Name: Dan Martin
Branch of Service: Navy
Period of Service: 1985–1991
“VA was honest with me and I felt empowered. … I take care of myself better. It was a huge life change.”
When Dan Martin left the Navy in 1991 in his mid-20s, he moved to Las Vegas.
“It’s the best place on the planet to go and be somebody else,” he said. Out of the Navy, feeling hopeless and alone, he had started drinking, getting into fights, bouncing from job to job, and wondering what was wrong with him.
“I wanted nothing to do with the military or Vet groups,” he said. “I was done. I wanted to be someone else. If someone asked if I was a Veteran, I denied it.”
Navy life was all Martin had known—he joined at age 17—and it had been his way out of a troubled childhood.
“I was abused. I just wanted to leave Chicago, and the Navy seemed like a pretty good way to get out of there.” Martin’s father was never a part of his life, and so his commanding officers had been his role models and his family.
Although his time in the military gave him a sense of belonging, the most fulfilling part of his life began decades later when Martin joined the Vocational Rehabilitation and Employment (VocRehab) program. With his counselor, he put the pieces of his life together so he could move forward.
He had head injuries from accidents during deployments to Panama and the Gulf. The details of his final injury are foggy—“I was aboard a ship and injured myself. … I don’t remember a lot about the circumstances”—but the repercussions severe enough that he sought and received a medical discharge.
Martin went back to school, but found coursework wasn’t as easy as before his military experience. With constant headaches, he couldn’t concentrate. Martin said, “I had to read something 10 times; I struggled with higher-level concepts. But it wasn’t like I wasn’t trying.” Despite falling into a depression, after several years he earned his bachelor’s degree in electrical engineering from Purdue University.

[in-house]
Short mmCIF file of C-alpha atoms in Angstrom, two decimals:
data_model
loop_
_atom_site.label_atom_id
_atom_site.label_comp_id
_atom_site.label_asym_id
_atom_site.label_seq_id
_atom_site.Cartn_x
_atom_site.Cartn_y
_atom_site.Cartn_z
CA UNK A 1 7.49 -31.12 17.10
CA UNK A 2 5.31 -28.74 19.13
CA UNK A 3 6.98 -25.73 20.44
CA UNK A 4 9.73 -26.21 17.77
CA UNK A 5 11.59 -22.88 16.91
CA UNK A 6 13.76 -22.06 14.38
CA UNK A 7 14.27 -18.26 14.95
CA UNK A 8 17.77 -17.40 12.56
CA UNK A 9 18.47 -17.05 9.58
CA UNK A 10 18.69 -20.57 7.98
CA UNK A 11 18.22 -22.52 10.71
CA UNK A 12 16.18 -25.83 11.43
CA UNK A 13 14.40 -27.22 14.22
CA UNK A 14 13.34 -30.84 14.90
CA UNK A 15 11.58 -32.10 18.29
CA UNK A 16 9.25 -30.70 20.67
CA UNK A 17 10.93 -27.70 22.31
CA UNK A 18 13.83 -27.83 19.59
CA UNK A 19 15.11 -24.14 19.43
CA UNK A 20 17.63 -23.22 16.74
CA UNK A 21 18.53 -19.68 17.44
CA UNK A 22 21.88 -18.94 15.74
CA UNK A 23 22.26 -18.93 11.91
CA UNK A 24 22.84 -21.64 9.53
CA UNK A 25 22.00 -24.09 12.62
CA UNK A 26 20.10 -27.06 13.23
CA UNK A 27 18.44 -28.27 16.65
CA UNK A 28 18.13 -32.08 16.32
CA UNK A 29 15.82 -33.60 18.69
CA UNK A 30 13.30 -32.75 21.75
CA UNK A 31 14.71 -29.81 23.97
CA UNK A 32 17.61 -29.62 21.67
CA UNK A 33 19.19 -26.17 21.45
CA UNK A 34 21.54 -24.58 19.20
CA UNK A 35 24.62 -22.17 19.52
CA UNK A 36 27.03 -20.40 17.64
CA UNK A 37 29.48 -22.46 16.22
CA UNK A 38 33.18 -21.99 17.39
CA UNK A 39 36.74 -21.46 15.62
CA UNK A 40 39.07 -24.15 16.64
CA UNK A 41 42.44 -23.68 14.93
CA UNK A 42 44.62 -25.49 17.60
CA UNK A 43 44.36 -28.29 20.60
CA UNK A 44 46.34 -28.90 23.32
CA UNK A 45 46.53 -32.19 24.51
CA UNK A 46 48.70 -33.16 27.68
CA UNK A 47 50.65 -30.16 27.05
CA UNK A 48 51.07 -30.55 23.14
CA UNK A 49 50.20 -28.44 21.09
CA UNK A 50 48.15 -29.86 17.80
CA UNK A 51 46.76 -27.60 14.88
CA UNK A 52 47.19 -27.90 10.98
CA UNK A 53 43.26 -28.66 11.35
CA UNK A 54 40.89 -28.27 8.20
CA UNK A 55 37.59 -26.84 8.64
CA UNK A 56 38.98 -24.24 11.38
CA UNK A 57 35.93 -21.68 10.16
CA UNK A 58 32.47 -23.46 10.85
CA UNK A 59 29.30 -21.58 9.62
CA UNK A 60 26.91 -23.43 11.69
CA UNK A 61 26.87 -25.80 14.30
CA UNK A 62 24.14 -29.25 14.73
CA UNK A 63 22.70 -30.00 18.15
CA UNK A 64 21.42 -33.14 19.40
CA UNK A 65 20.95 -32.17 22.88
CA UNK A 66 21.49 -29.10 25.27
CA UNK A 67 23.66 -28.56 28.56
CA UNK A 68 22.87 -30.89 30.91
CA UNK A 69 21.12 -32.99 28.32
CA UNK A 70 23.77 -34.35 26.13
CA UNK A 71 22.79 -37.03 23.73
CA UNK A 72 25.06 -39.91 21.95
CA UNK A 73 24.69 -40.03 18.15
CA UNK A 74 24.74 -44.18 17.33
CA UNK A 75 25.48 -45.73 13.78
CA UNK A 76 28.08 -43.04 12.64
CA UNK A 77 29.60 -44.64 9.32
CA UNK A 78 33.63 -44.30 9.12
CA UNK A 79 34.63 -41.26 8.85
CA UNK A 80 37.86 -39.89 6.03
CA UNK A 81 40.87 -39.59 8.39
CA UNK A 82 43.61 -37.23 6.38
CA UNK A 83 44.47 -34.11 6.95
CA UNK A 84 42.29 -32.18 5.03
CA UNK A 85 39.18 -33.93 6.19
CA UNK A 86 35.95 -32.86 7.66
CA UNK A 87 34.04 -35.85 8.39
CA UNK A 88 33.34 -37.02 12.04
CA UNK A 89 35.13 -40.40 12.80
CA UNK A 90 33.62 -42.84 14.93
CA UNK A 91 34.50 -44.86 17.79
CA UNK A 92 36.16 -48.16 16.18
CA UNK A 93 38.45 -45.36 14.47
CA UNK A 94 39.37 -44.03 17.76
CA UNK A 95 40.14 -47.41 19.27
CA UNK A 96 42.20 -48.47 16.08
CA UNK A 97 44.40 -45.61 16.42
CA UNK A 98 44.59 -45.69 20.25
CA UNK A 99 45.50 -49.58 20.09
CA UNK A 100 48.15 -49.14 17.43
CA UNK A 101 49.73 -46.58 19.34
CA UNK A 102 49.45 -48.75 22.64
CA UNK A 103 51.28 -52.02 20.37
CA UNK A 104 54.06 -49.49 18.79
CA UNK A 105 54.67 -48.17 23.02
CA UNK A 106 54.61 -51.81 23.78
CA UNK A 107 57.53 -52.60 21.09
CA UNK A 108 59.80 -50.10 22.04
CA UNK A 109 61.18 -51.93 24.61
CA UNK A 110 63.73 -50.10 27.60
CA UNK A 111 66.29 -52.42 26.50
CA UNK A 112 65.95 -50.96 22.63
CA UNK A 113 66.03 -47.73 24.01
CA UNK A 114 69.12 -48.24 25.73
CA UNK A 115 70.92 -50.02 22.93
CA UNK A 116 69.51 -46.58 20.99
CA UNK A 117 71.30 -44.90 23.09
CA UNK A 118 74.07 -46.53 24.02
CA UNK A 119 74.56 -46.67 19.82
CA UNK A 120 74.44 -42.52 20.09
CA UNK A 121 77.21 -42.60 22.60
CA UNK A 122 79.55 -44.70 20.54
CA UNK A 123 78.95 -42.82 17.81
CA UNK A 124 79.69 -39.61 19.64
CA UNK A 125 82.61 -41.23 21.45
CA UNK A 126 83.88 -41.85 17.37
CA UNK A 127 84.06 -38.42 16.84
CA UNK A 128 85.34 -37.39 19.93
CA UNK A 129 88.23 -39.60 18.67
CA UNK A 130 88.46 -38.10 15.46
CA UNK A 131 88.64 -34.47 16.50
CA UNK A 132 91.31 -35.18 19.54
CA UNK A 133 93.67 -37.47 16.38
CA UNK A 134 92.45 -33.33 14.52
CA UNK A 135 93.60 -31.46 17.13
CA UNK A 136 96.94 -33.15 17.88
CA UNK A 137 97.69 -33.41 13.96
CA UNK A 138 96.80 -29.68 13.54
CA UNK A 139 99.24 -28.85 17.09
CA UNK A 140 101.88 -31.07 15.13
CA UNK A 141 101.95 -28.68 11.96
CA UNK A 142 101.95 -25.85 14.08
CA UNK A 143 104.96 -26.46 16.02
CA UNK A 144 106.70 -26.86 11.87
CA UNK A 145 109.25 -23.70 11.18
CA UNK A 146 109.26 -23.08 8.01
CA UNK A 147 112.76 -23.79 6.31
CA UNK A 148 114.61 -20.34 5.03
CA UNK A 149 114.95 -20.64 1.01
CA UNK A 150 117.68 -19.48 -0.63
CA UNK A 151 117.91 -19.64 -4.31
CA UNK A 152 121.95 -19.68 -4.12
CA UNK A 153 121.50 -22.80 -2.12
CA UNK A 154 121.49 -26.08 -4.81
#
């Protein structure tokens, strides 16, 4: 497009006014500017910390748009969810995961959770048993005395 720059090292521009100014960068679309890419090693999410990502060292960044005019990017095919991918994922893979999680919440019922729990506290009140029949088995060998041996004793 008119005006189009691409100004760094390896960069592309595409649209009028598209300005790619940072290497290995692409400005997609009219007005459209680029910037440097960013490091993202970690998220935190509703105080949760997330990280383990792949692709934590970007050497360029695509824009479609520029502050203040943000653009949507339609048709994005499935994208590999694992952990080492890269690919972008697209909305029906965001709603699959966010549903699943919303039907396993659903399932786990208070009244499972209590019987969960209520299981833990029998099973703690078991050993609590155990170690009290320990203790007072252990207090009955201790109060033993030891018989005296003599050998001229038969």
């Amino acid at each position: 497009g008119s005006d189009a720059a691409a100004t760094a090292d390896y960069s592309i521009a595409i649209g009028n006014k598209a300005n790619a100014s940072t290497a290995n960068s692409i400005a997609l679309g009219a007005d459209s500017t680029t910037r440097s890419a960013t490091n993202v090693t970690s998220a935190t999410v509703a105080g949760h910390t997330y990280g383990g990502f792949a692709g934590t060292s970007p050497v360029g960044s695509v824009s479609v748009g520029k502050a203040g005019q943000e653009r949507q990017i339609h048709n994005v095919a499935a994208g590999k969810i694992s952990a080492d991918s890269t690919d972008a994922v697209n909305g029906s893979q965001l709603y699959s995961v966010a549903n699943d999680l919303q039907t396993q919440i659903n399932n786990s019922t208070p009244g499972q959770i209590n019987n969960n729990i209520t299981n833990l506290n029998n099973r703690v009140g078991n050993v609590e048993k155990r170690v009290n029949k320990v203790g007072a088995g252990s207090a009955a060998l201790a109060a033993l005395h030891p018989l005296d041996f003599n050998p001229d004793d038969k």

At age 41, Martin said, something clicked. By then he had a son: “I looked at myself and said, ‘This isn’t the way it was supposed to be.’ I was looking at [my son] and I didn’t want him to see me not try.” That’s the first time he went to get his records at VA. In all those years he had never gone through the process to receive compensation and pension. In finally doing so, Martin was given a 60 percent disability rating. A VA doctor said, “This isn’t going to go away. It’s for a lifetime.”
VA also guided him to VocRehab. A counselor, whom Martin describes as “one of the greatest people,” helped him develop a plan and enroll in a graduate program at Indiana Wesleyan University. VocRehab saw to it that Martin was granted classroom accommodations he was eligible for, including recording devices for lectures and extra time on tests. The program paid for his tuition, and provided him with a monthly stipend and a laptop.
Martin has a 3.75 GPA and will graduate with a Master of Business Administration next summer.
These days he devotes his time to helping his fellow Veterans through mentoring programs and volunteer work.
“I don’t want anyone to go through what I went through,” he said. “When I got out, I felt like there was nobody there to help me. Now, I want to be part of a community of Veterans saying ‘I know how you feel, I served in that sand, I know how horrible it is.’ But now you’re home and here are the great things you can do.”
Today, at 44, he doesn’t long to be anyone but himself—and he’s no longer running. He credits VA and VocRehab with “bringing him back to reality.” Now, he says, he doesn’t feel so alone.
“I feel like I am part of a band of brothers, like someone is on my side,” Martin said.